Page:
A few weeks after railing against les fainéants (‘slackers’), French President Emmanuel Macron’s latest remark on workers has been keeping the French media busy. While he was visiting a factory on the brink of closure last Thursday, a comment he made privately to a few of his aides was caught on camera:

Il y en a certains, au lieu de foutre le bordel, ils feraient mieux d’aller regarder s’ils ne peuvent pas avoir de postes là-bas…

Profanity is one of the areas of language where connotation and expressivity contribute most to meaning, which makes its passage into other languages difficult. So as the story of Mr Macron’s ‘sharp tongue’ made it to the foreign press, I thought it interesting to look at the various English translations of the colourful idiom foutre le bordel.

My point of entry into this was the Irish Times’ piece on the incident:

On a trip to Corrèze on Wednesday, Macron said that protesting workers should look for jobs instead of causing chaos. But the colloquial phrase he used, foutre le bordel, translates literally as “making a f***ing bordello”.

The author’s initial choice to report the comment as neutrally as possible (‘causing chaos’) makes it far too insipid for the reader to understand why it would be newsworthy: hence the subsequent effort at explicitation. But even this ‘literal translation’ is wholly unhelpful: not just because it isn’t literal (it’s got an extra word added in), but more importantly because it’s no translation at all—it does not mean anything in English.

Foutre le bordel borrows from the sexual register, one of the three usual sources of profanity (the other two being excretion and religion). Foutre as a verb originally means ‘fuck’, and un bordel is, indeed, a bordello, brothel, or whorehouse. As is common with profanity however, these words are most frequently used not for their literal meaning, but for the expressive potential that their connotations lend to speech, a form of modality that enables the speaker to express their anger, contempt or despair in a way that will impress their interlocutors. Foutre stands for faire (‘do/make’, as in Qu’est-ce que tu fous ? => ‘What are you doing?’), among others, which the Irish Times understands; the expressivity is conveyed through the addition of the f-word, and that works. But translating bordel literally does not. ‘To make a bordello’ is not an idiom in English; it does not mean anything other than the sum of its parts, and therefore does not actually illustrate the offensiveness of Macron’s outburst. Not only does ‘bordello’ carry no trace of vulgarity, but all bordel means in a context such as this is ‘a mess, shambles, disorder’. To a native speaker of French, never would it conjure up an actual brothel in a context where prostitution wasn’t at issue.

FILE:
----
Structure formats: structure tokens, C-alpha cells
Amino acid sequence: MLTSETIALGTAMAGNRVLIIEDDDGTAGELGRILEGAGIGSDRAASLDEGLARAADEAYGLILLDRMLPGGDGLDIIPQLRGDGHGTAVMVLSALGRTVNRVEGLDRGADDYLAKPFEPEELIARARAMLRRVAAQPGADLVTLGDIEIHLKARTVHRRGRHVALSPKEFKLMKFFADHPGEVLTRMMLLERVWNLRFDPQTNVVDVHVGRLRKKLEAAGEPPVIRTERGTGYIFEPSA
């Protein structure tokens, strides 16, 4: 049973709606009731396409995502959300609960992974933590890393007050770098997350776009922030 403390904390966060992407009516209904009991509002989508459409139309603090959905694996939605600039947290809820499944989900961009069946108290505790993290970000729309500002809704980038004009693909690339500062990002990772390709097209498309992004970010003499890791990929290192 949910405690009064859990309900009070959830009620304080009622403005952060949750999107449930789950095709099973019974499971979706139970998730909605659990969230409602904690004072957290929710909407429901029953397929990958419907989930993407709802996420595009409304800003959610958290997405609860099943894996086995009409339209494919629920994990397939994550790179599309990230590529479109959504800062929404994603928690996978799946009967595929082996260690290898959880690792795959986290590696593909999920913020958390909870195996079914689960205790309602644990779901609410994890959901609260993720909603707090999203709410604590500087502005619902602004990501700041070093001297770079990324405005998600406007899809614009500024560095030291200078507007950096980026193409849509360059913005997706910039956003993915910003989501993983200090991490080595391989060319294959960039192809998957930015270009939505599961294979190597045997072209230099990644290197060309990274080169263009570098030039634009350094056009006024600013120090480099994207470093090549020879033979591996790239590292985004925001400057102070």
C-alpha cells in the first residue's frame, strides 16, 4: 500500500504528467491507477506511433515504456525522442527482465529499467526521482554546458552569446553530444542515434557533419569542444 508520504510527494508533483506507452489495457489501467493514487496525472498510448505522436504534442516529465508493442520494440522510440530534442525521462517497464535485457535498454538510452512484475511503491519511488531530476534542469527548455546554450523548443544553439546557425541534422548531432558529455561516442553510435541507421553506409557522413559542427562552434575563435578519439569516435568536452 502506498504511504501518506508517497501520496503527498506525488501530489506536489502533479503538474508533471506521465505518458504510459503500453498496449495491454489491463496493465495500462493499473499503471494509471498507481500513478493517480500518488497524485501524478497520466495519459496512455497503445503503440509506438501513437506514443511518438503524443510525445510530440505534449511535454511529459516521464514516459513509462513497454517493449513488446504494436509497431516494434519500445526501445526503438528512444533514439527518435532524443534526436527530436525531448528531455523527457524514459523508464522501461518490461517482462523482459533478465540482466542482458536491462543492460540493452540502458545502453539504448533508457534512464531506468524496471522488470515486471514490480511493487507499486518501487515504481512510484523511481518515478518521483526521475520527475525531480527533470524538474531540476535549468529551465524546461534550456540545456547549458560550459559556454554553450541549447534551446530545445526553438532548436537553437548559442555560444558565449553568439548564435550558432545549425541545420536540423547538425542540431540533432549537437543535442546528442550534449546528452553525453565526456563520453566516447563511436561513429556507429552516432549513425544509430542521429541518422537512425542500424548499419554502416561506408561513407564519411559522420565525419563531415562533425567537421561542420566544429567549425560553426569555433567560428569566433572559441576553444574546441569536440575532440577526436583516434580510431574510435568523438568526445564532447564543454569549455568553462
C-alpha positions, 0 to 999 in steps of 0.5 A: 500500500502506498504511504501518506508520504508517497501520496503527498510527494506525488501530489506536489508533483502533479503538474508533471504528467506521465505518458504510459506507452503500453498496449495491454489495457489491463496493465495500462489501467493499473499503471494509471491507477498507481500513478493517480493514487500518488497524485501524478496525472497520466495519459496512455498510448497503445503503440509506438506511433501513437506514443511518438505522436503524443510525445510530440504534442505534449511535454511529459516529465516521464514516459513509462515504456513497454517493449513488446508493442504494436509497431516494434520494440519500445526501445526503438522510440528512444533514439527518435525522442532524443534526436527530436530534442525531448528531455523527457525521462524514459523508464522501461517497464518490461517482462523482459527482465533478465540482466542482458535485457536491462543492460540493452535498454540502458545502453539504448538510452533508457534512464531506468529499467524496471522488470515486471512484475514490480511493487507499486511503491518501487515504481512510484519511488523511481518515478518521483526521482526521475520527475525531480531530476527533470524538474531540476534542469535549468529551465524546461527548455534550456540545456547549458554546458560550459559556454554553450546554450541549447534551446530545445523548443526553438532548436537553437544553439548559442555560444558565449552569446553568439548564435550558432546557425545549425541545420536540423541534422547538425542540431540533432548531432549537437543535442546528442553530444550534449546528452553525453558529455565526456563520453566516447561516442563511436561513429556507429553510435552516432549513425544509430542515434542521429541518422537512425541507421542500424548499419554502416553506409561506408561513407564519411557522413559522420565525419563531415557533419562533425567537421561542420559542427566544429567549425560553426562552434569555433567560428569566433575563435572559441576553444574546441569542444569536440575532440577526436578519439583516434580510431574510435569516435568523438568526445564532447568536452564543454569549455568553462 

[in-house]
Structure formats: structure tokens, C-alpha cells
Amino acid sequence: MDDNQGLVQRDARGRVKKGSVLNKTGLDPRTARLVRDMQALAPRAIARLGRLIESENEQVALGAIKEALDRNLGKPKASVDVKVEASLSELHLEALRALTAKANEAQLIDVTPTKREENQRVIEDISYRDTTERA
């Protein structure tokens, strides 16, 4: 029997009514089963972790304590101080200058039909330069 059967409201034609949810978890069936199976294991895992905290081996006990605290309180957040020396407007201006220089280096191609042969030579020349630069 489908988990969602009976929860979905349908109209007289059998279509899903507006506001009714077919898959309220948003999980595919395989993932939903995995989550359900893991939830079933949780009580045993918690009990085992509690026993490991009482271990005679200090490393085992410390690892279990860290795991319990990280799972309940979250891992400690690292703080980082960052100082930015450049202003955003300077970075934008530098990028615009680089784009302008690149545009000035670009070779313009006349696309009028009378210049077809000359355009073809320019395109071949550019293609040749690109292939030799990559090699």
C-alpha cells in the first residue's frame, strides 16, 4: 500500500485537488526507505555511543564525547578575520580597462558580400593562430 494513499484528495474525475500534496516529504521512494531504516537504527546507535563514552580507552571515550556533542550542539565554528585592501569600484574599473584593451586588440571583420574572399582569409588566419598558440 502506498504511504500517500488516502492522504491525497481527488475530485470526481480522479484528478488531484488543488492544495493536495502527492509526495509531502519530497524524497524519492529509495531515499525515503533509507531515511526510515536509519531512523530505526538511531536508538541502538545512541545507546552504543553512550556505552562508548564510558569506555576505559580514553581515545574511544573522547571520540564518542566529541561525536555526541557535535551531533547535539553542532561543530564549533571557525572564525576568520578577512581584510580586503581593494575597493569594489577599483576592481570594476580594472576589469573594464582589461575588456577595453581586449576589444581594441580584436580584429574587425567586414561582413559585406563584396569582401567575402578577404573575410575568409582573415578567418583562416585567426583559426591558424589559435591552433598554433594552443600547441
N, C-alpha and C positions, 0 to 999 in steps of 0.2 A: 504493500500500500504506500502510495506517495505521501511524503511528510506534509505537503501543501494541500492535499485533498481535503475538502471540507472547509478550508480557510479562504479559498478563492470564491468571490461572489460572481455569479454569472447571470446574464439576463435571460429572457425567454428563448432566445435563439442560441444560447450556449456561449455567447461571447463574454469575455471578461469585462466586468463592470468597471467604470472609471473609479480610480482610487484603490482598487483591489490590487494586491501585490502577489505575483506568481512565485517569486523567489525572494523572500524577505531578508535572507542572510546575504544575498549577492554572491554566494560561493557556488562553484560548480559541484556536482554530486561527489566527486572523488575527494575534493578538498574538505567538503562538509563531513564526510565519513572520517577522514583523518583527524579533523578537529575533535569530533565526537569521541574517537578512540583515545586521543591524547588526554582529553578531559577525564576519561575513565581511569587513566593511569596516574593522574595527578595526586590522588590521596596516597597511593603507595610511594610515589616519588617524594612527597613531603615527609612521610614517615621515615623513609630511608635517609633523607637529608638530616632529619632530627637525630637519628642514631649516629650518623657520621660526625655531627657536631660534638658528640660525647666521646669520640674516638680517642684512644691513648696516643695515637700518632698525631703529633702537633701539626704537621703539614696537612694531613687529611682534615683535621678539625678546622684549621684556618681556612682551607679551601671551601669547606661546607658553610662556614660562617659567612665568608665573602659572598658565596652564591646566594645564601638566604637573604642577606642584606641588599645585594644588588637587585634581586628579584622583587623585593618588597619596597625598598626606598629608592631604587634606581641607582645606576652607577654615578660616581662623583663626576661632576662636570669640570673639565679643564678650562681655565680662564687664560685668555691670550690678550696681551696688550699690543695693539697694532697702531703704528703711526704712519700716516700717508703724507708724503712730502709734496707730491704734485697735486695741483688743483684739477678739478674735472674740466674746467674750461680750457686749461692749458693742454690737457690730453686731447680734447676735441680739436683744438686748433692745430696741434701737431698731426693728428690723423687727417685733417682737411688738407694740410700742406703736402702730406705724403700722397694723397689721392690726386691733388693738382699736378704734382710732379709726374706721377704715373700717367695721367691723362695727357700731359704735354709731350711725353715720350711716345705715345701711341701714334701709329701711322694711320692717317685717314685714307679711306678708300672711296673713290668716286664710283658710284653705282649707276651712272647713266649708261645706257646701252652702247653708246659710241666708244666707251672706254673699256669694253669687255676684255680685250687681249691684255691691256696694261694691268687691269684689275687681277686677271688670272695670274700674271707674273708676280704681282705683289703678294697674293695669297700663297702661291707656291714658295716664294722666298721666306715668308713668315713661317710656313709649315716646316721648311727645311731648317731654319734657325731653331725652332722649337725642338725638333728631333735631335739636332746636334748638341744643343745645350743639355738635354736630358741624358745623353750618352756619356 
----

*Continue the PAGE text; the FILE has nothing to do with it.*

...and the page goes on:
Fortunately, most of the publications I have consulted, apart from a few which opted for the very prudish ‘kick up a ruckus’, try in one way or another to come up with a meaningful translation that carries its crudeness.

Among the more conservative are the Express, the Daily Telegraph or the Independent: with ‘wreaking havoc’, they opt for a rather innocuous translation of the intended meaning of the idiom, to which a measure of profanity is added through the use of a beeped-out f-expletive:

Other sources keep the sexual register of the original, including the Washington Post, but bring the offensiveness down a notch with the phrasal verb ‘screw up’:

During a visit to Egletons training school in central France on Wednesday, Macron said “some people, instead of screwing everything up, they would better see whether they can get some jobs.”

Not all publications use the same lexical field, however. The New York Times’ translation is noteworthy for its reworking of the obscenity:

“Instead of kicking up a bloody mess, some of them would be better off going to see if they can get a job over there,” he said, referring to a nearby aluminum factory battling to find workers.

Surprisingly for an American outlet, it uses the more British ‘bloody’—a possible attempt at European local colour, unless the republishing of the story from (London-based) Reuters is to blame. The origins of ‘bloody’ as an expletive are debated: while the Oxford Dictionary of English sees it as a reference to ‘the aristocratic rowdies of the late 17th and early 18th centuries’, the OED maintains that it ‘reflects attitudes to the Catholic dogma of transubstantiation’. If the latter is true, this is a shift from the sexual to the religious component. Whichever it is, it makes the phrase, in my opinion, a lot tamer than the original.

In fact, most publications decide to switch registers, probably following the example of the AFP, which resorts to the phrase ‘stir up shit’:

Actually, this is probably the best choice: it is a satisfactory semantic equivalent of foutre le bordel, and is a well-established idiom, of the metaphorical kind, which carries the offensiveness of the original in its own wording rather than through an addition. And while the register is different, it seems to me that the degree of crudeness is roughly equivalent.

It may be worth noting that all sources, apart from the AFP itself (as well as Breitbart in the body of its article), seem to have felt the need to blot out part of the f- or s-words: ‘f—ing havoc’ (Telegraph), ‘f****** havoc’ (Express), ‘stirring up sh*t’ (Daily Mail), ‘stirring s*** up’ (Sky News, among others). Some words are still deemed unprintable.

Finally, a special award should probably go to the Times: while it chose the polite triple-asterisk approach to ‘stirring up s***’, its headline writer decided to go the extra mile with a bit of français dans le texte: